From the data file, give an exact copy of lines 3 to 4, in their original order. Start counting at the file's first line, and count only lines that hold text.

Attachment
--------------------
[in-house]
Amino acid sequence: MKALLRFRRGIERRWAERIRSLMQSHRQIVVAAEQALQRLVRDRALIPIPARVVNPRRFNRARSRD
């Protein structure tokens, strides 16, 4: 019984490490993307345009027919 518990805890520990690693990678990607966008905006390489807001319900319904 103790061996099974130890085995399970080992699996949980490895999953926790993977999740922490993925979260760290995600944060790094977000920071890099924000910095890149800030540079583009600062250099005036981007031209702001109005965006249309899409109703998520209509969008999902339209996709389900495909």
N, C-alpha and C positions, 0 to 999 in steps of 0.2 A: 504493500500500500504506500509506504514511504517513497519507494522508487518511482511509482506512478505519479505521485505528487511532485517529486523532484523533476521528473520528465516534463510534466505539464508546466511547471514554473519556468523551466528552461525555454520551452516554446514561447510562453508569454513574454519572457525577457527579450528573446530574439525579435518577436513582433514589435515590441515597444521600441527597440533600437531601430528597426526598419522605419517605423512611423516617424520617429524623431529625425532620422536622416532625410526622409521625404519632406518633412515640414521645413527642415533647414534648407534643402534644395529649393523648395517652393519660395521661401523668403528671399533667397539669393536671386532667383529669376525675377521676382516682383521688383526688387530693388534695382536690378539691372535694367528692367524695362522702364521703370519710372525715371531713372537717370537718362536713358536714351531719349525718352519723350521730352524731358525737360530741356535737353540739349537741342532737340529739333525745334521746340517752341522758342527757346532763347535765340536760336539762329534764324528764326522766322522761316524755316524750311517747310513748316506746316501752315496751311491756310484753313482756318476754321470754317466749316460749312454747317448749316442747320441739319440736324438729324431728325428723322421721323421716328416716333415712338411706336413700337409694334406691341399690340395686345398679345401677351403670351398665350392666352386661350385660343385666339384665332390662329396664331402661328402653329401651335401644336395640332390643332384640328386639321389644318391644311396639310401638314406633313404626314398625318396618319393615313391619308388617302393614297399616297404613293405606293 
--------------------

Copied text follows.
């Protein structure tokens, strides 16, 4: 019984490490993307345009027919 518990805890520990690693990678990607966008905006390489807001319900319904 103790061996099974130890085995399970080992699996949980490895999953926790993977999740922490993925979260760290995600944060790094977000920071890099924000910095890149800030540079583009600062250099005036981007031209702001109005965006249309899409109703998520209509969008999902339209996709389900495909």
N, C-alpha and C positions, 0 to 999 in steps of 0.2 A: 504493500500500500504506500509506504514511504517513497519507494522508487518511482511509482506512478505519479505521485505528487511532485517529486523532484523533476521528473520528465516534463510534466505539464508546466511547471514554473519556468523551466528552461525555454520551452516554446514561447510562453508569454513574454519572457525577457527579450528573446530574439525579435518577436513582433514589435515590441515597444521600441527597440533600437531601430528597426526598419522605419517605423512611423516617424520617429524623431529625425532620422536622416532625410526622409521625404519632406518633412515640414521645413527642415533647414534648407534643402534644395529649393523648395517652393519660395521661401523668403528671399533667397539669393536671386532667383529669376525675377521676382516682383521688383526688387530693388534695382536690378539691372535694367528692367524695362522702364521703370519710372525715371531713372537717370537718362536713358536714351531719349525718352519723350521730352524731358525737360530741356535737353540739349537741342532737340529739333525745334521746340517752341522758342527757346532763347535765340536760336539762329534764324528764326522766322522761316524755316524750311517747310513748316506746316501752315496751311491756310484753313482756318476754321470754317466749316460749312454747317448749316442747320441739319440736324438729324431728325428723322421721323421716328416716333415712338411706336413700337409694334406691341399690340395686345398679345401677351403670351398665350392666352386661350385660343385666339384665332390662329396664331402661328402653329401651335401644336395640332390643332384640328386639321389644318391644311396639310401638314406633313404626314398625318396618319393615313391619308388617302393614297399616297404613293405606293 